It has also been shown to meet a level of safety that exceeds that of more common medications, including penicillin and the class of drugs that include Viagra. In fact, it’s safer than full-term pregnancy itself. In 2018, the FDA’s evaluation of 18 years of reported complications found 24 deaths among approximately 3.7 million women who had medication abortions, or 0.65 deaths per 100,000 abortions — a figure that included deaths the FDA concluded were unlikely to be related to the drugs themselves, such as homicide or suicide.
Today, the combination of mifepristone and misoprostol is standard practice for medication abortion in the U.S. and has been approved in 80 countries worldwide. But its approval in the U.S. was not a given. Opposition goes back to before mifepristone was even approved and has been rooted in opposition to abortion itself. In fact, getting the drug approved at all in this country required intervention of the Clinton administration, which helped arrange a nonprofit foundation to sponsor mifepristone’s FDA application after the European pharmaceutical company that owned the patent declined to apply under pressure of boycotts.
Mifepristone was ultimately approved under the FDA’s accelerated approval process. This system was originally designed to bring AIDS treatments to market quickly, said Supriya Munshaw, a lecturer at Johns Hopkins University’s business school whose expertise is on the approval and commercialization of medical products. Accelerated approval can either allow drugs to be approved with shorter trials or allow the FDA to impose strict regulations on their use post-approval. The lawsuit claims that mifepristone should not have been a candidate for this program. It also implies accelerated approval allowed the Clinton administration to make mifepristone available just before the 2000 election.
But Greene said that putting mifepristone through this process wasn’t an attempt to get it to market more quickly — rather, it was about showing that the agency was approaching the controversial drug with an abundance of caution. Despite the name, the accelerated approval process was used to subject mifepristone to heavier regulation and more monitoring after it was approved. It certainly did not speed up approval. From start to finish, approving mifepristone took 54 months. The average length of the process for all other drugs approved in 2000 was 15.6 months.
People with expertise in the FDA approval process told us that lawsuits against the agency are not abnormal, especially when the aggrieved party feels that the FDA has not properly handled public complaints made directly to the agency, as is the case here. But those lawsuits don’t typically request that a drug be entirely removed from the market, said Charles Seife, a professor of journalism at New York University who has investigated misconduct by the FDA.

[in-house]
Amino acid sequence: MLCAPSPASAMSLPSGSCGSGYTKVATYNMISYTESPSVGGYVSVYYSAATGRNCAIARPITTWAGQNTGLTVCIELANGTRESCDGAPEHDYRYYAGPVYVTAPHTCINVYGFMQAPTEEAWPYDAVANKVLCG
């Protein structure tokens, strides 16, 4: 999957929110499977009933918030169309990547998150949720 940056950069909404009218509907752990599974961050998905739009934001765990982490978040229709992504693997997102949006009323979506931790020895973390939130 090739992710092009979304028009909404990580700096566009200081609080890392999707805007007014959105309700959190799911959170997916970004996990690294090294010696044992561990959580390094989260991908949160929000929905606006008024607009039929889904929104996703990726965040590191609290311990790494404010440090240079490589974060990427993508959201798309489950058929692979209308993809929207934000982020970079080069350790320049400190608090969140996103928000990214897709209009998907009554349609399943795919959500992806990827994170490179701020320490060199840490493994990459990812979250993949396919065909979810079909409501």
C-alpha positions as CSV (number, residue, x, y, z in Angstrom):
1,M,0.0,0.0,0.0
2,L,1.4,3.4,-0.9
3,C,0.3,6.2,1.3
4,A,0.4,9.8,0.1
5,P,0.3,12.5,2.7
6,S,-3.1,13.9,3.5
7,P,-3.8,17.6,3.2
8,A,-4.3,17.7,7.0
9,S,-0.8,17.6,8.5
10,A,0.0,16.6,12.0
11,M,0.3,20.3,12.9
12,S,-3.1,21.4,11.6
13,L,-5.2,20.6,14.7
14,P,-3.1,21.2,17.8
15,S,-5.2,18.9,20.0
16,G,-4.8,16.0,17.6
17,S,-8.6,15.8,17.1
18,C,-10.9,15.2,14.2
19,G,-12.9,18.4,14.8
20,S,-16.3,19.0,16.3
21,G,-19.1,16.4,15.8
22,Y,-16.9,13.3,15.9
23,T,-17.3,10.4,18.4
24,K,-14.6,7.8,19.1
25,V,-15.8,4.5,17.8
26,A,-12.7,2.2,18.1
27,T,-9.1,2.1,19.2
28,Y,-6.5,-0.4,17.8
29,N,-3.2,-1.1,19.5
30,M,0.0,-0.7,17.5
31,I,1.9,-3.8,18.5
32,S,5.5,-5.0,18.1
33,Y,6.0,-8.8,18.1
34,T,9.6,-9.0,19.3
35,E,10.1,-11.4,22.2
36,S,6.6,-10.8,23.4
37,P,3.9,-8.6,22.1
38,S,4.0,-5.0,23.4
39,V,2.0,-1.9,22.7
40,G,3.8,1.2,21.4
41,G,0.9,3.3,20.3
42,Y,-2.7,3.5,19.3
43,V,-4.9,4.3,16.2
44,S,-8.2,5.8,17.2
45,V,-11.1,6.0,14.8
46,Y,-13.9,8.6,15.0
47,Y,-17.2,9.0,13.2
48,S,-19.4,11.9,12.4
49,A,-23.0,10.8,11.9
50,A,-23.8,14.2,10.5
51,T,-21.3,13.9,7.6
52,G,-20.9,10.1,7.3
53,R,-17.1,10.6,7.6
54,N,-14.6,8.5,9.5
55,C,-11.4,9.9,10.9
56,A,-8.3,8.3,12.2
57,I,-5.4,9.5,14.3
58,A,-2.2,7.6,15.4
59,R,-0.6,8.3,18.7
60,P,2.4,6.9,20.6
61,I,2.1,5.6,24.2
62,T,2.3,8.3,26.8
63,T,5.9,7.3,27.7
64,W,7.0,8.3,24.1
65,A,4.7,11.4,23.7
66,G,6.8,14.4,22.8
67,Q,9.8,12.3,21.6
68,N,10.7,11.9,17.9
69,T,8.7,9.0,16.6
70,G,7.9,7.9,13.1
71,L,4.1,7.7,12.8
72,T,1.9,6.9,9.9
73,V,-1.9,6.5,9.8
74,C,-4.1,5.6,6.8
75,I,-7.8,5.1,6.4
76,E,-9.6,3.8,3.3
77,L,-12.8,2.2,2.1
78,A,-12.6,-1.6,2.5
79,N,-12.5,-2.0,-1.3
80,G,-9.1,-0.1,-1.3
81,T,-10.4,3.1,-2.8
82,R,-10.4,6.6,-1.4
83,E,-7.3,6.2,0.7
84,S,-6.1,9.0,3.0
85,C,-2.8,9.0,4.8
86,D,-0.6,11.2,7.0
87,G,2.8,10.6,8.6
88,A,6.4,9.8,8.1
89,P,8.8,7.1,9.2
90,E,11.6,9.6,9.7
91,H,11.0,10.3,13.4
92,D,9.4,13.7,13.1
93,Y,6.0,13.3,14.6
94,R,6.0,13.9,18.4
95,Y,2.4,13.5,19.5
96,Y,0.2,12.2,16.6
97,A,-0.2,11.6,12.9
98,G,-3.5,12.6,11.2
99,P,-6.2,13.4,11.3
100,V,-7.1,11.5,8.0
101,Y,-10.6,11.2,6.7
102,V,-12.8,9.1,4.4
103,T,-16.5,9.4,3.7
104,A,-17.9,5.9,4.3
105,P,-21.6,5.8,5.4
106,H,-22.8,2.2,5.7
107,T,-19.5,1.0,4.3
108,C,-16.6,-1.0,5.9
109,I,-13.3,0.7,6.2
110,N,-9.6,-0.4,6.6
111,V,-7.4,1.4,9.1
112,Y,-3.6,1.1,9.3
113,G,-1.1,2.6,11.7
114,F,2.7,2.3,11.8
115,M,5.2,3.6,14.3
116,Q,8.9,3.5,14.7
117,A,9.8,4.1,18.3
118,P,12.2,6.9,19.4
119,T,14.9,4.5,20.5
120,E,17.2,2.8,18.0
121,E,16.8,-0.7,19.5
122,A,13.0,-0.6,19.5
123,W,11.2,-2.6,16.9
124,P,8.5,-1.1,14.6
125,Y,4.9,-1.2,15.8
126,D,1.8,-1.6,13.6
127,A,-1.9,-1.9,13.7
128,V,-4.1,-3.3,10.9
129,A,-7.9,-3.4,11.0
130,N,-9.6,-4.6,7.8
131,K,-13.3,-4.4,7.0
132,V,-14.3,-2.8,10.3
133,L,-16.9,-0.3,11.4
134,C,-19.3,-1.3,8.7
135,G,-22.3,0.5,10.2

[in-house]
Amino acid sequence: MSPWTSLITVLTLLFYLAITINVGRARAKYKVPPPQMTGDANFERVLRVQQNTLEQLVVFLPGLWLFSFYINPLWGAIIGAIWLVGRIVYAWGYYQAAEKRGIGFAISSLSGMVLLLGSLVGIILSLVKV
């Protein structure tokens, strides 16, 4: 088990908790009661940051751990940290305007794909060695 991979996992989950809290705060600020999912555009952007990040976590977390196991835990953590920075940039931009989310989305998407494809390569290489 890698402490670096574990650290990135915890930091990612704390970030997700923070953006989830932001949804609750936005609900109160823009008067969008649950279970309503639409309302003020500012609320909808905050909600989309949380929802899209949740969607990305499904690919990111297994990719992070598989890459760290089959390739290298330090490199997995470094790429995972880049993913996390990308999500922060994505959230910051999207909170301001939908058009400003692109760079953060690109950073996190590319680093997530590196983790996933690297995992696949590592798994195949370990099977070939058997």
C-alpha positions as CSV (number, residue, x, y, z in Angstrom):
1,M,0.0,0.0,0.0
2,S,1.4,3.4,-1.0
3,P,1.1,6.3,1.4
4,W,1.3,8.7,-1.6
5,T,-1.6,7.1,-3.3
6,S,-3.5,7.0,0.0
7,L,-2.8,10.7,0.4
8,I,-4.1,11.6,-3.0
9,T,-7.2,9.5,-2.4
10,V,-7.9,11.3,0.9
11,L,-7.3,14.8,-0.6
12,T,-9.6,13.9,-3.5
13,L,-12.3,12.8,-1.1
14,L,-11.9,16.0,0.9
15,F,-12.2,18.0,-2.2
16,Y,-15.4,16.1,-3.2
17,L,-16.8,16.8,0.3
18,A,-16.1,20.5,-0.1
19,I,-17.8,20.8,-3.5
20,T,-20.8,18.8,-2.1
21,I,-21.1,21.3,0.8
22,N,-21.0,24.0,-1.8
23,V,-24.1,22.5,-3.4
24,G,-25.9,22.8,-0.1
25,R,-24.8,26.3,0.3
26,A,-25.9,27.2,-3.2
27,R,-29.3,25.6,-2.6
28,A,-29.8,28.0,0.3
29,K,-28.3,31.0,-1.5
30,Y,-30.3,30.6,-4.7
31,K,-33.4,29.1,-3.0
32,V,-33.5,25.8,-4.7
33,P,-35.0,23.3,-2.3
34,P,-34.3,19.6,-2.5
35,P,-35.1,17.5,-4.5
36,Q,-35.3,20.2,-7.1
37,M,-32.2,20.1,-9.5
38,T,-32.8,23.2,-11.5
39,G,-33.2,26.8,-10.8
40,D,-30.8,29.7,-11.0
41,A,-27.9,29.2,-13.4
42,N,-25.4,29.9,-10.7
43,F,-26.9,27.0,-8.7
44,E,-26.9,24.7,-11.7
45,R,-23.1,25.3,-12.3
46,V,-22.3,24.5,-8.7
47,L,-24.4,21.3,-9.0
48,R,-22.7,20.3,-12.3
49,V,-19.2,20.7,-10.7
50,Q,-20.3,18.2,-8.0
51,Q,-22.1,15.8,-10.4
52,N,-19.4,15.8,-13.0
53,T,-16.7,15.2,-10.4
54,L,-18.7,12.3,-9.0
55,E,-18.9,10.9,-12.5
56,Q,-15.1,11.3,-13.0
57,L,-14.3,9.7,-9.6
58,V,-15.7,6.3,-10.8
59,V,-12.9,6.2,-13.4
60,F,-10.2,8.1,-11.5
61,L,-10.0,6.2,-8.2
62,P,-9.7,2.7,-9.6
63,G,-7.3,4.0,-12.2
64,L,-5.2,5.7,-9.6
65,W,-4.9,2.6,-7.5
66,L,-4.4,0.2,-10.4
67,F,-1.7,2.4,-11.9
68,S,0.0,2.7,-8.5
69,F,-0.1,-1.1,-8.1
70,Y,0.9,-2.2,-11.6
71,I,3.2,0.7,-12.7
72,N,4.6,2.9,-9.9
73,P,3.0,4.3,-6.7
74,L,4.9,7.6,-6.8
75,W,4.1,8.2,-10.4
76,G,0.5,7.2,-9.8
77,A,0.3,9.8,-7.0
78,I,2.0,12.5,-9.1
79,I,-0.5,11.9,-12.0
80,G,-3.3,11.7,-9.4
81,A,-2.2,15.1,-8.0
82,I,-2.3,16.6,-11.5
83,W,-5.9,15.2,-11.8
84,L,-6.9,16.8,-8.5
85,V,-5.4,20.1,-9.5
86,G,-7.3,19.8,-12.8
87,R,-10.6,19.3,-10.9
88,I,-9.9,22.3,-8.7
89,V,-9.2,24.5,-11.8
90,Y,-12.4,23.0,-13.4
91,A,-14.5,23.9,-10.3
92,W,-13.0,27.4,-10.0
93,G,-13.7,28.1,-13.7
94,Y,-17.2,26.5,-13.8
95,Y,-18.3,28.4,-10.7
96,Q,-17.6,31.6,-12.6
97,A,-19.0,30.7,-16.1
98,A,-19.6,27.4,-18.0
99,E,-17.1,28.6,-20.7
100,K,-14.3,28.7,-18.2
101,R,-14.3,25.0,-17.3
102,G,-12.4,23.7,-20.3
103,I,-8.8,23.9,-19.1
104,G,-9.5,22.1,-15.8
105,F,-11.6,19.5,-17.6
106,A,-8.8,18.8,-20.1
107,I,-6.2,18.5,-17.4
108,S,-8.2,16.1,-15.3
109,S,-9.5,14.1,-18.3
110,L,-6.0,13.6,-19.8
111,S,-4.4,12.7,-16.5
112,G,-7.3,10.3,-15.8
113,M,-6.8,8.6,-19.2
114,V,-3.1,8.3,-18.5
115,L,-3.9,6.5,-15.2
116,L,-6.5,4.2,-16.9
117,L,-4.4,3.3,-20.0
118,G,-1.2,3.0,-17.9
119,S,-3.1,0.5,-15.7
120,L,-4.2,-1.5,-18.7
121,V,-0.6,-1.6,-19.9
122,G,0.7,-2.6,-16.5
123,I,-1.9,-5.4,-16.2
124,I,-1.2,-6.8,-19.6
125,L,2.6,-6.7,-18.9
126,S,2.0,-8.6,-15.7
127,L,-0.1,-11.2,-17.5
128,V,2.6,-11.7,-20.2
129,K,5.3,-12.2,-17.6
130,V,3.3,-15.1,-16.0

It’s also not unreasonable to criticize the FDA and, in particular, the accelerated approval process. That system has come under fire in recent years, Seife and Munshaw said, because of growing problems with the agency’s failure to enforce post-approval evaluations. In 2021, for example, the agency approved the sale of Aduhelm, an Alzheimer’s drug that critics argued has not been adequately shown to work. But both Seife and Munshaw said the flaws in accelerated approval are centered on the agency’s failure to ensure efficacy, not safety.
But it’s the safety of mifepristone that has been a major point of contention in this case, and the conflict seems to center around which studies one is willing to accept as valid. To Baptist, the studies used to prove the safety of the drug were inadequate, at least partly because they relied on controlled trial conditions and not the conditions of real-world use — something that matters because medical practitioners have changed some of the protocols of use over the years in response to evidence showing that changes could be safely made. For example, a lower dosage of mifepristone turned out to be just as effective as the higher dosage stipulated by the FDA.
The FDA’s 2018 post-approval review of safety and efficacy was based on real-world usage. Still, Baptist does not consider this to be good data, either, saying that the lax reporting in the United States is likely missing many instances of serious complications. In an interview with FiveThirtyEight, he said that he preferred to look at data from Finland, which has a national health service that collects data on every abortion performed. A study there looking at data from 2000 to 2006 found higher rates of hemorrhage (15.4 percent in adults) and incomplete abortion (10.2 percent in adults) than what turn up in the FDA surveillance. But this data is out of step with larger-scale systematic reviews of data from multiple countries, including others with national health system registries. For example, a 2013 systematic review that includes data from, among other countries, Finland, the U.K., China, Canada and the U.S., found an incomplete abortion rate of 4.8 percent, a hospitalization rate of 0.3 percent, and a blood transfusion rate of 0.1 percent.1